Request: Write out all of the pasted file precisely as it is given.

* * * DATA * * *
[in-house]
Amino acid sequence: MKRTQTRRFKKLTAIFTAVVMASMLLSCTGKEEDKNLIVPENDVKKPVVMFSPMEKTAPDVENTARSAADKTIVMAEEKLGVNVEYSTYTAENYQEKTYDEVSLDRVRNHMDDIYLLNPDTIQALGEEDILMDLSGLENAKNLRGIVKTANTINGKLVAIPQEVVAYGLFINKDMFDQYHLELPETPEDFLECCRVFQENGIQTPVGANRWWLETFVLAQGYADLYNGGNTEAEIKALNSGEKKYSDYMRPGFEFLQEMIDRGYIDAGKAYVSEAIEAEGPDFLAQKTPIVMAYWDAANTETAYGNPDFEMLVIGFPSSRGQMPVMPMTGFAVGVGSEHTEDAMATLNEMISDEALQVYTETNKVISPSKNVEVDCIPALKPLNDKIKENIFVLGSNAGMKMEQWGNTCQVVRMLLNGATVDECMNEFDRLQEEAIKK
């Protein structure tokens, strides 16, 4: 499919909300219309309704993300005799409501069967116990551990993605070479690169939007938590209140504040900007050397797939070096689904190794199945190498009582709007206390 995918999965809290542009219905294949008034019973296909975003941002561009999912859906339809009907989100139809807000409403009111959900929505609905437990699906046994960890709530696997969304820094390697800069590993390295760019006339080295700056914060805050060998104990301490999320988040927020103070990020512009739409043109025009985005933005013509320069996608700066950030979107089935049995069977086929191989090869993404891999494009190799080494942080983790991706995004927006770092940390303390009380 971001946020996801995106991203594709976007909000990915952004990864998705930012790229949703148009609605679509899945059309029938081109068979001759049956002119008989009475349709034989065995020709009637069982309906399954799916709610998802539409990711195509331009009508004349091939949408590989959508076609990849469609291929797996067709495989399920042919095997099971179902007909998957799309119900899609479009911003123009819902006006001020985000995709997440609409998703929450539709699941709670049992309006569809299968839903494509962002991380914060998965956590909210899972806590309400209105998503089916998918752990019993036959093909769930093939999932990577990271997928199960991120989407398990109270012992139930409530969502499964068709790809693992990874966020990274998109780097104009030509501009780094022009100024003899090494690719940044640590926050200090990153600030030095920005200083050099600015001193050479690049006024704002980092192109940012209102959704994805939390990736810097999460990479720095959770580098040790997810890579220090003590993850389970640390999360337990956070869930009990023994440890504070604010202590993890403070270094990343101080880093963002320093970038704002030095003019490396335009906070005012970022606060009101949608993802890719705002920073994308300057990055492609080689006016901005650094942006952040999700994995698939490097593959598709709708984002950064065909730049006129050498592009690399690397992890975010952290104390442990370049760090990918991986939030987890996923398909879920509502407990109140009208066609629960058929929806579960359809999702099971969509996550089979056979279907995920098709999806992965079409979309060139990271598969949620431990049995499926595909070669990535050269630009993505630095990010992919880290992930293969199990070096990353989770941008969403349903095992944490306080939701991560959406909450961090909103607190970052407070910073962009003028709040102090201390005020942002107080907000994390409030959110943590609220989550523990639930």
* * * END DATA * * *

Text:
[in-house]
Amino acid sequence: MKRTQTRRFKKLTAIFTAVVMASMLLSCTGKEEDKNLIVPENDVKKPVVMFSPMEKTAPDVENTARSAADKTIVMAEEKLGVNVEYSTYTAENYQEKTYDEVSLDRVRNHMDDIYLLNPDTIQALGEEDILMDLSGLENAKNLRGIVKTANTINGKLVAIPQEVVAYGLFINKDMFDQYHLELPETPEDFLECCRVFQENGIQTPVGANRWWLETFVLAQGYADLYNGGNTEAEIKALNSGEKKYSDYMRPGFEFLQEMIDRGYIDAGKAYVSEAIEAEGPDFLAQKTPIVMAYWDAANTETAYGNPDFEMLVIGFPSSRGQMPVMPMTGFAVGVGSEHTEDAMATLNEMISDEALQVYTETNKVISPSKNVEVDCIPALKPLNDKIKENIFVLGSNAGMKMEQWGNTCQVVRMLLNGATVDECMNEFDRLQEEAIKK
């Protein structure tokens, strides 16, 4: 499919909300219309309704993300005799409501069967116990551990993605070479690169939007938590209140504040900007050397797939070096689904190794199945190498009582709007206390 995918999965809290542009219905294949008034019973296909975003941002561009999912859906339809009907989100139809807000409403009111959900929505609905437990699906046994960890709530696997969304820094390697800069590993390295760019006339080295700056914060805050060998104990301490999320988040927020103070990020512009739409043109025009985005933005013509320069996608700066950030979107089935049995069977086929191989090869993404891999494009190799080494942080983790991706995004927006770092940390303390009380 971001946020996801995106991203594709976007909000990915952004990864998705930012790229949703148009609605679509899945059309029938081109068979001759049956002119008989009475349709034989065995020709009637069982309906399954799916709610998802539409990711195509331009009508004349091939949408590989959508076609990849469609291929797996067709495989399920042919095997099971179902007909998957799309119900899609479009911003123009819902006006001020985000995709997440609409998703929450539709699941709670049992309006569809299968839903494509962002991380914060998965956590909210899972806590309400209105998503089916998918752990019993036959093909769930093939999932990577990271997928199960991120989407398990109270012992139930409530969502499964068709790809693992990874966020990274998109780097104009030509501009780094022009100024003899090494690719940044640590926050200090990153600030030095920005200083050099600015001193050479690049006024704002980092192109940012209102959704994805939390990736810097999460990479720095959770580098040790997810890579220090003590993850389970640390999360337990956070869930009990023994440890504070604010202590993890403070270094990343101080880093963002320093970038704002030095003019490396335009906070005012970022606060009101949608993802890719705002920073994308300057990055492609080689006016901005650094942006952040999700994995698939490097593959598709709708984002950064065909730049006129050498592009690399690397992890975010952290104390442990370049760090990918991986939030987890996923398909879920509502407990109140009208066609629960058929929806579960359809999702099971969509996550089979056979279907995920098709999806992965079409979309060139990271598969949620431990049995499926595909070669990535050269630009993505630095990010992919880290992930293969199990070096990353989770941008969403349903095992944490306080939701991560959406909450961090909103607190970052407070910073962009003028709040102090201390005020942002107080907000994390409030959110943590609220989550523990639930």